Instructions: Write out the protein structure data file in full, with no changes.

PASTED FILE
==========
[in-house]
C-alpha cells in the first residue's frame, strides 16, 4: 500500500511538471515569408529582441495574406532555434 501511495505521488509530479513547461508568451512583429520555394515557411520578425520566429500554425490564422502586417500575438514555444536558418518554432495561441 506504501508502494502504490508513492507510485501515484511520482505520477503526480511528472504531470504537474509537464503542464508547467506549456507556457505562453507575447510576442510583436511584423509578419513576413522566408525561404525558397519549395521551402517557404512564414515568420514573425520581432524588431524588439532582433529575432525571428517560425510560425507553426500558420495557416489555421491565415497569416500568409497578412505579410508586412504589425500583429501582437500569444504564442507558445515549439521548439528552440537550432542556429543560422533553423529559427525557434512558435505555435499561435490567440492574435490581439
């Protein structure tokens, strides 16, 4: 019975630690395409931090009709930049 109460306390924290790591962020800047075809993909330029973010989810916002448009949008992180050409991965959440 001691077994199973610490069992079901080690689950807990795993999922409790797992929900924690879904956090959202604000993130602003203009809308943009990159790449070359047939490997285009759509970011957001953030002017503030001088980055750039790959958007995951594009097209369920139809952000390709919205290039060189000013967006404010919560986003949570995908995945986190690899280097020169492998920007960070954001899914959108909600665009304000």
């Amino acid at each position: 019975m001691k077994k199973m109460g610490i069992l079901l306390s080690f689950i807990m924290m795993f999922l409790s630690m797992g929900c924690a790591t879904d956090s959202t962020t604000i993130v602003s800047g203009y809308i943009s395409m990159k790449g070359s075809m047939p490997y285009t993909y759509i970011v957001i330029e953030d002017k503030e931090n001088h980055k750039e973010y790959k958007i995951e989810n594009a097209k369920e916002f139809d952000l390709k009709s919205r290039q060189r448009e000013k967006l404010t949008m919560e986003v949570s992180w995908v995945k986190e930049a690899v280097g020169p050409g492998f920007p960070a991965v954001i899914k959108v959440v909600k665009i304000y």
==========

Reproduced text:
[in-house]
C-alpha cells in the first residue's frame, strides 16, 4: 500500500511538471515569408529582441495574406532555434 501511495505521488509530479513547461508568451512583429520555394515557411520578425520566429500554425490564422502586417500575438514555444536558418518554432495561441 506504501508502494502504490508513492507510485501515484511520482505520477503526480511528472504531470504537474509537464503542464508547467506549456507556457505562453507575447510576442510583436511584423509578419513576413522566408525561404525558397519549395521551402517557404512564414515568420514573425520581432524588431524588439532582433529575432525571428517560425510560425507553426500558420495557416489555421491565415497569416500568409497578412505579410508586412504589425500583429501582437500569444504564442507558445515549439521548439528552440537550432542556429543560422533553423529559427525557434512558435505555435499561435490567440492574435490581439
């Protein structure tokens, strides 16, 4: 019975630690395409931090009709930049 109460306390924290790591962020800047075809993909330029973010989810916002448009949008992180050409991965959440 001691077994199973610490069992079901080690689950807990795993999922409790797992929900924690879904956090959202604000993130602003203009809308943009990159790449070359047939490997285009759509970011957001953030002017503030001088980055750039790959958007995951594009097209369920139809952000390709919205290039060189000013967006404010919560986003949570995908995945986190690899280097020169492998920007960070954001899914959108909600665009304000």
């Amino acid at each position: 019975m001691k077994k199973m109460g610490i069992l079901l306390s080690f689950i807990m924290m795993f999922l409790s630690m797992g929900c924690a790591t879904d956090s959202t962020t604000i993130v602003s800047g203009y809308i943009s395409m990159k790449g070359s075809m047939p490997y285009t993909y759509i970011v957001i330029e953030d002017k503030e931090n001088h980055k750039e973010y790959k958007i995951e989810n594009a097209k369920e916002f139809d952000l390709k009709s919205r290039q060189r448009e000013k967006l404010t949008m919560e986003v949570s992180w995908v995945k986190e930049a690899v280097g020169p050409g492998f920007p960070a991965v954001i899914k959108v959440v909600k665009i304000y």